GRN has been engaged in systematic monitoring and reporting of oil pollution in the Gulf of Mexico since April of 2010, with hundreds of field monitoring trips by air, sea and land. As such, GRN was invited to become a member of the Gulf Monitoring Consortium (GMC) which we formally joined in January, 2013. The GMC is a rapid response alliance that collects, analyzes and publishes images and other information from space, sea and sky, to investigate and expose oil pollution incidents that occur in the Gulf of Mexico. Members of the GMC use satellite images and mapping, aerial reconnaissance and photography, on-the-water observation and sampling, and years of experience to identify, locate and track new and ongoing oil spills. Below you will find two sets of photos from recent monitoring trips.
The long-term goal of the GMC is to ensure that industry and government pollution reports are accurate, credible and understandable, so that the true state of oil pollution related to energy development is widely acknowledged and incorporated into public policy and decision-making. You can learn more about the GMC by visiting here.
The goal of the GMC comports well with GRN’s overall mission, to unite and empower people to protect and restore the natural resources of the Gulf of Mexico. GRN’s vision is that the Gulf of Mexico will continue to be a natural, economic, and recreational resource that is central to the culture and heritage of five states and several nations. The people of the region will be stewards of this vital but imperiled treasure, and assume the responsibility of returning the Gulf to its previous splendor. Yet, many challenges lie ahead.
The BP drilling disaster highlighted the dysfunctional process by which pollutant discharges are reported and cleaned up, and through which responsible parties are held accountable. It revealed how the official channels of reporting and cleaning up pollution rely on the polluters themselves in an absurd sort of “honor system”. GRN alone has filed at least 50 reports of leaks and spills with the National Response Center since 2010, including at least a dozen in the last month alone. Yet, there is very little transparency for the public to be made aware of responsive actions taken by the state and federal agencies charged with responding to these reports– another reason the Gulf is in desperate need of a Regional Citizens’ Advisory Council.
On our most recent flyover on March 6th, GRN and GMC partner, Southwings, observed several leaks of some sort. Our flight, piloted by Dick McGlaughlin, took us from Lakefront Airport in New Orleans to several locations both inshore and off. GRN filed 7 NRC reports*** from this flight alone, including several from the Breton Sound Area. You can see a slideshow of the photos below. After having filed the reports, I had an extensive back and forth with the United States Coast Guard and provided them with pertinent information including time, date, and GPS tagged photos. Sometime late that Saturday night, I received another call from the USCG thanking me and informing that they would be launching a helicopter the next morning at 7am to go and check on the leaks that I reported. Although wanting to personally get on that copter with the Coast Guard so I could personally show them what I had documented, I did feel somewhat good and reassured that something would be done to find and stop the leaks and ensure that the parties responsible would be held accountable.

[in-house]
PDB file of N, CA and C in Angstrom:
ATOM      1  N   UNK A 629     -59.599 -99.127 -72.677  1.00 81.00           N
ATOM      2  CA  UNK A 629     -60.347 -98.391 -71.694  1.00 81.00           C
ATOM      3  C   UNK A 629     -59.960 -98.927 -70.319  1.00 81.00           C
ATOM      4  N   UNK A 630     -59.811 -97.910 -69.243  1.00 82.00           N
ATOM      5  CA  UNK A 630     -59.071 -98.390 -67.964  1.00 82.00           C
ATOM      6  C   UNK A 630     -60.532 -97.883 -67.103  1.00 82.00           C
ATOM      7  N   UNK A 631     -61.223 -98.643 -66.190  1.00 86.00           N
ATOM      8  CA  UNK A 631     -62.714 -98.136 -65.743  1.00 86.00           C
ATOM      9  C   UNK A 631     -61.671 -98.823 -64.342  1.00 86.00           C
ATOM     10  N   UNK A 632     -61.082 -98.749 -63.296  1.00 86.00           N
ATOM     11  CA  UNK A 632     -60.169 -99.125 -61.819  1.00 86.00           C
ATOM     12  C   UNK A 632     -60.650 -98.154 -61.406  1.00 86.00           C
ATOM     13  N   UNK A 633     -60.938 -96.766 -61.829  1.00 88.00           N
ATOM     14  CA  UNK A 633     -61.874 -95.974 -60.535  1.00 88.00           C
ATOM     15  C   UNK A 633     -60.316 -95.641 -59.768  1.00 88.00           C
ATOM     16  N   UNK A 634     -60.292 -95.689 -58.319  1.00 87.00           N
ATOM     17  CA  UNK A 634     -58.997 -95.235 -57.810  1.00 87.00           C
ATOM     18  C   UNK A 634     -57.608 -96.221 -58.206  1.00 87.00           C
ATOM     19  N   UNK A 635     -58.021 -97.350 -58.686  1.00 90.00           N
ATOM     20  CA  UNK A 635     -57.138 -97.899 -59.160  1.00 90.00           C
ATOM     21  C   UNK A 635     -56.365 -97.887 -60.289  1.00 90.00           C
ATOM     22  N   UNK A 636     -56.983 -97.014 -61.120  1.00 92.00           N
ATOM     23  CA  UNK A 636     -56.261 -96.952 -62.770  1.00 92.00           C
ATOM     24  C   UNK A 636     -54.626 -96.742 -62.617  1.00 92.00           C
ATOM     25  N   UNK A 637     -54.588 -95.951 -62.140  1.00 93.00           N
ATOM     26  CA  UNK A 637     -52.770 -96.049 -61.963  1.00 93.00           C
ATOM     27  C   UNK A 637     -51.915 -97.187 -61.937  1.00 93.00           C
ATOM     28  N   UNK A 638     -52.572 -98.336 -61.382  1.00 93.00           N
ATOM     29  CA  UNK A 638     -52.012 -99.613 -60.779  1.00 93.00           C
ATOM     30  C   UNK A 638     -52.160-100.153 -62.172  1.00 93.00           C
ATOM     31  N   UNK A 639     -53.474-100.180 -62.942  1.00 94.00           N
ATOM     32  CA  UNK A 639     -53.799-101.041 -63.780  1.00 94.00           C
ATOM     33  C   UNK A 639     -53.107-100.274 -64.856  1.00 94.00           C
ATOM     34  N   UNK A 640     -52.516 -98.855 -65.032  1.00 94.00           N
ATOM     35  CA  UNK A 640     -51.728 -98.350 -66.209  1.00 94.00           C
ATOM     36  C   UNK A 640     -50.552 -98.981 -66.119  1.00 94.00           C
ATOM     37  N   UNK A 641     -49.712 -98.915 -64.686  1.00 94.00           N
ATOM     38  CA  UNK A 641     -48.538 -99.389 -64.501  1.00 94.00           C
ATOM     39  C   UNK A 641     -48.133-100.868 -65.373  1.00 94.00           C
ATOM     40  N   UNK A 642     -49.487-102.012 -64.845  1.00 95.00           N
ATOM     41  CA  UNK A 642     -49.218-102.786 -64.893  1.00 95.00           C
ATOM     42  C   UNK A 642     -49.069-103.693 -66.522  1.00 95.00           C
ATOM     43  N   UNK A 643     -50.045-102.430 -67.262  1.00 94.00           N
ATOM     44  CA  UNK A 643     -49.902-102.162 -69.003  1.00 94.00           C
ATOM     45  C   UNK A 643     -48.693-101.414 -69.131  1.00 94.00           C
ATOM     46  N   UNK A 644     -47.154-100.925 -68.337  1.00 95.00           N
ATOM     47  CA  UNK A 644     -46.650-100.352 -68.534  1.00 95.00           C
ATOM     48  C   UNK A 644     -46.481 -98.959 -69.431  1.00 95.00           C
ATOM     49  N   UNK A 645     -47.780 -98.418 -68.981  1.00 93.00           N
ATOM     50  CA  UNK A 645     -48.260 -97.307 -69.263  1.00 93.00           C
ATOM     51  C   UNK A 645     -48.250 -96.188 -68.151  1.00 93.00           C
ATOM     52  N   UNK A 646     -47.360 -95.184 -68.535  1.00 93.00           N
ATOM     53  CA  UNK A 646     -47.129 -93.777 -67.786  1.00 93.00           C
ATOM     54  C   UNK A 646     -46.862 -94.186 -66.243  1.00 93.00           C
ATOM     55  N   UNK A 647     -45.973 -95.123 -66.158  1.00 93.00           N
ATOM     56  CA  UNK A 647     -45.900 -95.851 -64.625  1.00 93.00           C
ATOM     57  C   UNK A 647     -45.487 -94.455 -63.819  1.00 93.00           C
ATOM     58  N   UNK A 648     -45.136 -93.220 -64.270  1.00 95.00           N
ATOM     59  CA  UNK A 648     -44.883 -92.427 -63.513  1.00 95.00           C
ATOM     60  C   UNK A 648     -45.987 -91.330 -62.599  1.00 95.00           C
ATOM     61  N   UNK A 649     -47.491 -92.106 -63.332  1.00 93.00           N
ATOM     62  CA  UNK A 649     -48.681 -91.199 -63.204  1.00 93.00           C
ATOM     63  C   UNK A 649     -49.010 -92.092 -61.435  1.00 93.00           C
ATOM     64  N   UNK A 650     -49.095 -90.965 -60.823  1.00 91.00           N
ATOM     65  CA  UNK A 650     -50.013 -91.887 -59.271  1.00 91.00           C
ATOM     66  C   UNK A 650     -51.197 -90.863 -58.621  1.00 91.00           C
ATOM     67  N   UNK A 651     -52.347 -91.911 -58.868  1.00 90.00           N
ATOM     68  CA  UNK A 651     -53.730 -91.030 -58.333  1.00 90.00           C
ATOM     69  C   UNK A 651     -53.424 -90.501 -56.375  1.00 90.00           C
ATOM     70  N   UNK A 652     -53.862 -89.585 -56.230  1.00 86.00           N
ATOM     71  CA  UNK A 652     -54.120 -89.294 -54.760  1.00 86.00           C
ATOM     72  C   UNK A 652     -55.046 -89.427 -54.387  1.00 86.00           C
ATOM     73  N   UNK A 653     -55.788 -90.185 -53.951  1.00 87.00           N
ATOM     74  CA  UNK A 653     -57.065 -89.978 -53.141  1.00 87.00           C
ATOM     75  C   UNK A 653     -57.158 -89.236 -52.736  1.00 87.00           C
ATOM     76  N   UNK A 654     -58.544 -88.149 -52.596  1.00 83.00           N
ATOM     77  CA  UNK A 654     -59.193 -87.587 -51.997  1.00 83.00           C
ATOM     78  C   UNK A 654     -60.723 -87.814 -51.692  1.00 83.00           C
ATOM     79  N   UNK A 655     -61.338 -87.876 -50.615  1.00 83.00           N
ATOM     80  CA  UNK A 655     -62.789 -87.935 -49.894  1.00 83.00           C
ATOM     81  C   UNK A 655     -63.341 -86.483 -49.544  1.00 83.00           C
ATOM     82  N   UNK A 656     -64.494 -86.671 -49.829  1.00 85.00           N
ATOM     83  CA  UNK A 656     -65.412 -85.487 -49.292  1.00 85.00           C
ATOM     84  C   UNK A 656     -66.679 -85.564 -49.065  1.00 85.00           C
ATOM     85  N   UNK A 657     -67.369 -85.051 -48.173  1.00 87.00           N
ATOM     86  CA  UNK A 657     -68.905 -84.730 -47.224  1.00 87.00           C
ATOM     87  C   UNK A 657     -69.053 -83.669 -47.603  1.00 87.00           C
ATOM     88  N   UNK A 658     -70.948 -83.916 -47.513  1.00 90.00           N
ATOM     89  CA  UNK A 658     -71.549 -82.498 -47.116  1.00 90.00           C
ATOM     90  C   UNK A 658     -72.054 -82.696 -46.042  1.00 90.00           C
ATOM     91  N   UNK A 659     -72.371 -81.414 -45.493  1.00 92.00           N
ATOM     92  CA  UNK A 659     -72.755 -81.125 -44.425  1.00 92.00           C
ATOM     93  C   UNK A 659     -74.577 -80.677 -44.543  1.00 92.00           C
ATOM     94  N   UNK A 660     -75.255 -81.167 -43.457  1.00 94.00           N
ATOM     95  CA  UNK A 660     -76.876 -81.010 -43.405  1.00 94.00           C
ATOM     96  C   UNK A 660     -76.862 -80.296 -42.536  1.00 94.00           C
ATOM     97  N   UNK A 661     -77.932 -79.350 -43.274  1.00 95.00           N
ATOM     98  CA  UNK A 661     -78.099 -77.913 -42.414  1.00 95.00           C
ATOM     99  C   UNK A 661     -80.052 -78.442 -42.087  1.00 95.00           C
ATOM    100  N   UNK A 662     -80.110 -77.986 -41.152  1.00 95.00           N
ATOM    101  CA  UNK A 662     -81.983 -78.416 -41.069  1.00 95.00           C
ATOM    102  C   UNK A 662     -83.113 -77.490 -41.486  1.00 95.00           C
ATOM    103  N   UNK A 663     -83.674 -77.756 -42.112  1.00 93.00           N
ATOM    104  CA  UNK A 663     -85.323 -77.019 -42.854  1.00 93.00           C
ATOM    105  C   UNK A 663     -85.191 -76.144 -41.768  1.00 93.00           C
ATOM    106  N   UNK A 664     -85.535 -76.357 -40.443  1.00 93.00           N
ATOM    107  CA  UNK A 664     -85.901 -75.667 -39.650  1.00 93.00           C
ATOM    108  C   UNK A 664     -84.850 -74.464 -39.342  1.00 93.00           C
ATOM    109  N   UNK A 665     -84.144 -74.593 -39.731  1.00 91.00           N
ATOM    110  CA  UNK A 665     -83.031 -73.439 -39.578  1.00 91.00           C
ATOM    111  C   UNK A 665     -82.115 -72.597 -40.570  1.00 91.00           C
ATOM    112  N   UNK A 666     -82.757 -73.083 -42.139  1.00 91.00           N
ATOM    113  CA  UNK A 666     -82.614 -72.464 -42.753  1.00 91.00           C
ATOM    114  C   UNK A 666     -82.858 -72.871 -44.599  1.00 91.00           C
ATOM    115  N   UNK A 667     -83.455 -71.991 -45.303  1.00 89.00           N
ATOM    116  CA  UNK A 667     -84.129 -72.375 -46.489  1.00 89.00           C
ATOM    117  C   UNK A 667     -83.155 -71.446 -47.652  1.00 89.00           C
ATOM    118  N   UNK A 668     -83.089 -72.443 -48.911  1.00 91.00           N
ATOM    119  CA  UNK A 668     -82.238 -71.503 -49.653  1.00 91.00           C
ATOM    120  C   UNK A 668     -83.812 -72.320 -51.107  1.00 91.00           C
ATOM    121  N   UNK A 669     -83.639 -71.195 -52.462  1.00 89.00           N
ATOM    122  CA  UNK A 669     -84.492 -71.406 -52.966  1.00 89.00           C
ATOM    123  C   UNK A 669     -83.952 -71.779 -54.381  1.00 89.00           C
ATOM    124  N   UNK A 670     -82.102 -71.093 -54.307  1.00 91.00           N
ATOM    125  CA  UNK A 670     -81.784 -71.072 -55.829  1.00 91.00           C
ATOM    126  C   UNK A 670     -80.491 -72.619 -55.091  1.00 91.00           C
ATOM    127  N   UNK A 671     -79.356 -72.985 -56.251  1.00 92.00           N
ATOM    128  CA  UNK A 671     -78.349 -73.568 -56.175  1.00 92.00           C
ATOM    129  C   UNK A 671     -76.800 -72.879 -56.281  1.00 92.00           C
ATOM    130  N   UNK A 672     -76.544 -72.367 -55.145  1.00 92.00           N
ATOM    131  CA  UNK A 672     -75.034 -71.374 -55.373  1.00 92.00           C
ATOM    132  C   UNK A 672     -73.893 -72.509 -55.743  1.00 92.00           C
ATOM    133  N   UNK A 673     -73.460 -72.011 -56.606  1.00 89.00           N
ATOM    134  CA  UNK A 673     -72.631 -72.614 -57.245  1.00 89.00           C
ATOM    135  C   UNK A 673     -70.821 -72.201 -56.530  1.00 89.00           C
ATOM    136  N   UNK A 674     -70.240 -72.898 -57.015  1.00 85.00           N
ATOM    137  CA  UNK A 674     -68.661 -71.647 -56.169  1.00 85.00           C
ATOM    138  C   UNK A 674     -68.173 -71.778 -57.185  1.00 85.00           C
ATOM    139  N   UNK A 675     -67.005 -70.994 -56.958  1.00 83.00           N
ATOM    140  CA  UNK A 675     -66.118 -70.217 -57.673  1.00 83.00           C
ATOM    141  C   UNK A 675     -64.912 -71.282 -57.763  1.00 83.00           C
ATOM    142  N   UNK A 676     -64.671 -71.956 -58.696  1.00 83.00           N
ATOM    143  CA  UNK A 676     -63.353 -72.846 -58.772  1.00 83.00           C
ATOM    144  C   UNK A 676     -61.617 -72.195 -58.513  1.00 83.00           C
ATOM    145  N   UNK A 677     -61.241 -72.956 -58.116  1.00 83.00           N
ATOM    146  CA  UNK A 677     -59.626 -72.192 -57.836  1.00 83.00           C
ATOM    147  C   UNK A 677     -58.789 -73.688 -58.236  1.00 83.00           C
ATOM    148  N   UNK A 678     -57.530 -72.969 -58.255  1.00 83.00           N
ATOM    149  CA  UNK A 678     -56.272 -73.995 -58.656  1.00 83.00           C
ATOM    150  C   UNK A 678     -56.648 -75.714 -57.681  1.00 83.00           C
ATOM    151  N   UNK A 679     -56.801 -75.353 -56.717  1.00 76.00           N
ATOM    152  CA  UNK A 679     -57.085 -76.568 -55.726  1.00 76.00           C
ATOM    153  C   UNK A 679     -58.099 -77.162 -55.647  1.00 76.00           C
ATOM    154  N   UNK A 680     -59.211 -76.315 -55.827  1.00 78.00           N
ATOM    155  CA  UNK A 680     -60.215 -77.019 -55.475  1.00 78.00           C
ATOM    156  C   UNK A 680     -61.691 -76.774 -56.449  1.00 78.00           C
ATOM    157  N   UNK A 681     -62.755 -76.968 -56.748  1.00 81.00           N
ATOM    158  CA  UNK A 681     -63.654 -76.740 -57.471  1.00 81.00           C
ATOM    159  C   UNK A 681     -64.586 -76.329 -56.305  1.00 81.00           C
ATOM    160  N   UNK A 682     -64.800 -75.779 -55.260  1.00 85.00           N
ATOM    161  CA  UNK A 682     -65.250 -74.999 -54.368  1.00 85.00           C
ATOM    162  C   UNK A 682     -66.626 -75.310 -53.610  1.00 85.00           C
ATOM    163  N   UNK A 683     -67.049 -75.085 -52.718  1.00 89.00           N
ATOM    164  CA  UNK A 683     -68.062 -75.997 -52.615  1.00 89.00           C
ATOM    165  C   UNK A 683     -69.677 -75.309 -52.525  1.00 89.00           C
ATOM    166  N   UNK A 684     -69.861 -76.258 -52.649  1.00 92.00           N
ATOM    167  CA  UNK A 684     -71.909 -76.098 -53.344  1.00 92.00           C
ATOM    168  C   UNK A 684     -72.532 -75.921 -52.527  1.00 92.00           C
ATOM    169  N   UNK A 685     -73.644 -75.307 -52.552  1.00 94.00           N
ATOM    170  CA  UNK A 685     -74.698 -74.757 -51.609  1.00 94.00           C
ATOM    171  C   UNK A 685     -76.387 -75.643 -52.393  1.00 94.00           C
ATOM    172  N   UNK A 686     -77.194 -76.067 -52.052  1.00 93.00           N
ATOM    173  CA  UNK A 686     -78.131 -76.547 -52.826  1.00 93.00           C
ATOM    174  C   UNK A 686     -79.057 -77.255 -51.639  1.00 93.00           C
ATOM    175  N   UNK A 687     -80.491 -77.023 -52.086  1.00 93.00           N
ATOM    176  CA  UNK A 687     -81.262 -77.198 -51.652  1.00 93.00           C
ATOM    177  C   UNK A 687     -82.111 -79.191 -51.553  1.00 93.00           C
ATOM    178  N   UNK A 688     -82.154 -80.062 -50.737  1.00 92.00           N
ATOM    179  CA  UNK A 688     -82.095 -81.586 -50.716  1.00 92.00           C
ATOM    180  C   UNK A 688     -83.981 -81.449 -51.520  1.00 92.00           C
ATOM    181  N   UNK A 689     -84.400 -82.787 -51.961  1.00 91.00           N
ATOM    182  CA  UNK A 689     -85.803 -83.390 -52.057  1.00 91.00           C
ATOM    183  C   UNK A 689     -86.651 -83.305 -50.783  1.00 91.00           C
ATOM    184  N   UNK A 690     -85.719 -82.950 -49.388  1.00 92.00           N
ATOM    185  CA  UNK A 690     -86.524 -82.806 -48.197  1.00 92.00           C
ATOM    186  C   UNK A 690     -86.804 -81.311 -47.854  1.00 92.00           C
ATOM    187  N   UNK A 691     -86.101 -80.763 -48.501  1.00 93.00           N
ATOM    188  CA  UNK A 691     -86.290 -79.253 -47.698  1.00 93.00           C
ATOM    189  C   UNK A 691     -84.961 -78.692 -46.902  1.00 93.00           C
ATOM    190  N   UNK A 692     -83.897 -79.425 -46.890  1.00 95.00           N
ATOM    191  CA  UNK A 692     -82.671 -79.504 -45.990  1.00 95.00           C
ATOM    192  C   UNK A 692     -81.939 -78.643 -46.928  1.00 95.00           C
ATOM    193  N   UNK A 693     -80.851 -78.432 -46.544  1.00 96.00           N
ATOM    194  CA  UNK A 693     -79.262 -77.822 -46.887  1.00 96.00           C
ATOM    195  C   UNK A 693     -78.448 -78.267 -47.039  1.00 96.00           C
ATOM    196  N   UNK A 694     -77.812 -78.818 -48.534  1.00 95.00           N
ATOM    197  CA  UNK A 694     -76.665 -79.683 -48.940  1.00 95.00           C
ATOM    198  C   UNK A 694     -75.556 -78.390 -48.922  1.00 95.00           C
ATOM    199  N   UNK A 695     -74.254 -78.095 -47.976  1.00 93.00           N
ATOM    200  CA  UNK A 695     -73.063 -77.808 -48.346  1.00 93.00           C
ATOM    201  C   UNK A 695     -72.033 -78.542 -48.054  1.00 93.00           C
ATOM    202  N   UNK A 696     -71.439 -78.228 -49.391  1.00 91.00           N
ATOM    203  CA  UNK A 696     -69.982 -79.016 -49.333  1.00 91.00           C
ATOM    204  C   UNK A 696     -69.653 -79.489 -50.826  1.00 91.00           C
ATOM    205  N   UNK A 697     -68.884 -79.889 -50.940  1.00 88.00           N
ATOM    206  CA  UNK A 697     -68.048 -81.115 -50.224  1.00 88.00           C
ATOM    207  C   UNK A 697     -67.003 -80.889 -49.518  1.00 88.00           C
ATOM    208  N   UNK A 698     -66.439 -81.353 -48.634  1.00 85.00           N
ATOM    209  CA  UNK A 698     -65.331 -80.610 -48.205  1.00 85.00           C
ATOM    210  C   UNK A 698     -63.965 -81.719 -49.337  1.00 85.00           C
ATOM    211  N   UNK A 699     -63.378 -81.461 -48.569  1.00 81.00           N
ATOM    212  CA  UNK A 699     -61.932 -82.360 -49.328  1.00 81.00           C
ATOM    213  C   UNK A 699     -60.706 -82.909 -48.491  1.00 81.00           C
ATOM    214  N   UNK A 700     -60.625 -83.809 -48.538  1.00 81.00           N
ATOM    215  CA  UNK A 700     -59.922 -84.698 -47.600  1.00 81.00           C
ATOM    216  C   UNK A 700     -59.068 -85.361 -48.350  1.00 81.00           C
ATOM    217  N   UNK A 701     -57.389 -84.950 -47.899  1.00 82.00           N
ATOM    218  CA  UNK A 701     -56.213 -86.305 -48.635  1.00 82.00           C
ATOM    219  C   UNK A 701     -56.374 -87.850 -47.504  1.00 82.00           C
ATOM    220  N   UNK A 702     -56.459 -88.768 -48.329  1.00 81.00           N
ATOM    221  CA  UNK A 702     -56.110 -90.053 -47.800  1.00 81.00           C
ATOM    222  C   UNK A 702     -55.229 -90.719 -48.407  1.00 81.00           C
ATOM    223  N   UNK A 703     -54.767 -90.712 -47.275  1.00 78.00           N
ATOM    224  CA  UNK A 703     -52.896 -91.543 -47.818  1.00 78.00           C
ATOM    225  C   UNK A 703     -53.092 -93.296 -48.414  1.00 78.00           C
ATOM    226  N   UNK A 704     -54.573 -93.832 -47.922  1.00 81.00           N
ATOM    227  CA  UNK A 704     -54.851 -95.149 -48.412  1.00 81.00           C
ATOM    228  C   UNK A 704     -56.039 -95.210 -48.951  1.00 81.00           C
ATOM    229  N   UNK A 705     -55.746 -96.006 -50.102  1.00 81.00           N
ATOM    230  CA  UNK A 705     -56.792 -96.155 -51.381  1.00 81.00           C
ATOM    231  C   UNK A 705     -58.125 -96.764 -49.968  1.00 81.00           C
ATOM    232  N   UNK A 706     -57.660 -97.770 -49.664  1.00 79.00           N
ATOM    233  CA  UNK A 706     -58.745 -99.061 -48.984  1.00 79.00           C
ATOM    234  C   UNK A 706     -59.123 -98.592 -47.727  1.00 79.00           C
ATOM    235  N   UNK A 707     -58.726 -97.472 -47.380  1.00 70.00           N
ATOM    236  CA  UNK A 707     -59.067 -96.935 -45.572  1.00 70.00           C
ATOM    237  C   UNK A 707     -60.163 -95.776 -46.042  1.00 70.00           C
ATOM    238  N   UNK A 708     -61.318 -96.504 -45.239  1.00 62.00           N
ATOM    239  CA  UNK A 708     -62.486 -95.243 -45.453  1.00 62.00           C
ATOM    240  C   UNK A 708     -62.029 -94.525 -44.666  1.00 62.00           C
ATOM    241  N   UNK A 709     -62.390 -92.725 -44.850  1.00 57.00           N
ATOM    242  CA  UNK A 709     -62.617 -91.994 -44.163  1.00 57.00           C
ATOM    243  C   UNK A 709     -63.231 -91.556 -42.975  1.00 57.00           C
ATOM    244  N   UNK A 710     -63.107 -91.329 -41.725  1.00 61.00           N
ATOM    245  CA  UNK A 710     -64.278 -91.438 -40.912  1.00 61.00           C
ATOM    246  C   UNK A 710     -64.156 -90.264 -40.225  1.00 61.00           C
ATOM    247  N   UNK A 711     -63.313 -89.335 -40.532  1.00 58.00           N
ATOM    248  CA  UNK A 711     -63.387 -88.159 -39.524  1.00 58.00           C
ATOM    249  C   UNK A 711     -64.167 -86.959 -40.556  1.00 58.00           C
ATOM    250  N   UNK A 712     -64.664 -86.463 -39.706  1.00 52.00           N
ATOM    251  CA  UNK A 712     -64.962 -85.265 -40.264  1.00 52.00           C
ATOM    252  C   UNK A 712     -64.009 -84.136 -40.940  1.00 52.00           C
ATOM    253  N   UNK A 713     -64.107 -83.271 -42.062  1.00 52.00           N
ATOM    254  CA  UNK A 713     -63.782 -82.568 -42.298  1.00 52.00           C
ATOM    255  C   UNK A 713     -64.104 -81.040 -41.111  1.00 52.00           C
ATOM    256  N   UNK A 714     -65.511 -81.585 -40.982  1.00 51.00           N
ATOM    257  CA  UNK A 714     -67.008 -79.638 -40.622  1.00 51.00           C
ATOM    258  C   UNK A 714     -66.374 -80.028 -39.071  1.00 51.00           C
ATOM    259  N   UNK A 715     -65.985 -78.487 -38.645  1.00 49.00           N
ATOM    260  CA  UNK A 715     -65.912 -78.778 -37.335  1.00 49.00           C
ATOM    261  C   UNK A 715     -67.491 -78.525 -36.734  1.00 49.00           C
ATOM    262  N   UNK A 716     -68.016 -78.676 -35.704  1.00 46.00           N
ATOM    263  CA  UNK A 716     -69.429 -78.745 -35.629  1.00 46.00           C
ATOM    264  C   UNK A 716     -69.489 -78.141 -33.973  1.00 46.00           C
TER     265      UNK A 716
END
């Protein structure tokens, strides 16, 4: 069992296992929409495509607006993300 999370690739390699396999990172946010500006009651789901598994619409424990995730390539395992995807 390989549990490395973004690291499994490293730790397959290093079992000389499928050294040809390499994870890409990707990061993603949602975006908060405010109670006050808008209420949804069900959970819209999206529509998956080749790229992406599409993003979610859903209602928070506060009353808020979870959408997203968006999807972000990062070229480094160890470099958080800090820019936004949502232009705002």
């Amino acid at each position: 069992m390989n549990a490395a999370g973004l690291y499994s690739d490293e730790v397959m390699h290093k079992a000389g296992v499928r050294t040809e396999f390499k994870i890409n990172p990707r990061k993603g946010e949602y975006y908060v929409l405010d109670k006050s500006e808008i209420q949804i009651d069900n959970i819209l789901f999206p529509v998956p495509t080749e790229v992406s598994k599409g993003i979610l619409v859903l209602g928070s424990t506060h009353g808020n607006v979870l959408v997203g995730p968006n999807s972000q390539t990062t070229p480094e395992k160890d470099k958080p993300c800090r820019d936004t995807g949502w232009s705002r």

However, to my surprise, the following Monday I was informed that the USCG crew that went up was unable to find any of the leaks that I reported. This is frustrating if not infuriating because it was reported today that the apparent gas pipeline leak (pictured in the first slideshow) was spotted, documented and reported to the NRC a couple of days ago by On Wings of Care (OWOC). OWOC read the NRC reports I had filed previously and seen the pictures and took the opportunity to do a quick check on their way back inland after a separate flyover. So, if GRN and Southwings, and OWOC can find the same bubbling up leak one week apart, how did the Coast Guard miss it? The weather conditions on the morning of March 7th were perfect for aerial surveillance. This is precisely why the Gulf and the people of the Gulf need an independent, funded Regional Citizens’ Advisory Council.
SLIDESHOW #1: Photos of leaks discovered on the March 2nd, 2013 GMC flyover.
GRN will keep you updated when we learn more from the Coast Guard, especially regarding the apparent ruptured gas pipeline. We are also following up with the Louisiana Department of Environmental Quality and Department of Natural Resources as they contacted me after having receiving the same NRC reports. It is somewhat refreshing to have been contacted by three different agencies regarding the reports, but the action they take against the responsible parties is what we will be looking for.
Finally, GRN has also been keenly interested in the ongoing impacts from the BP drilling disaster. Below are some photos from recent monitoring trips to Elmer’s Island and Grand Isle. NRC reports*** were filed for these trips as well since thousands of tar balls were found littering those shorelines.
SLIDESHOW #2: Photos of recent (January 27th, February 5th, and February 27th, 2013) oil impacts on Elmer’s Island and Grand Isle, Louisiana.
***NRC Report #’s from the March 2nd flyover are as follows:
#1039891, #1039892, #1039893, #1038986, #1039897, #1039898, #1039900
***NRC Report #’s from Elmer’s Island and Grand Isle are as follows:
#1039632, #1039633, #1037731, #1036581, #1036586
Jonathan Henderson is the Coastal Resiliency Organizer for GRN.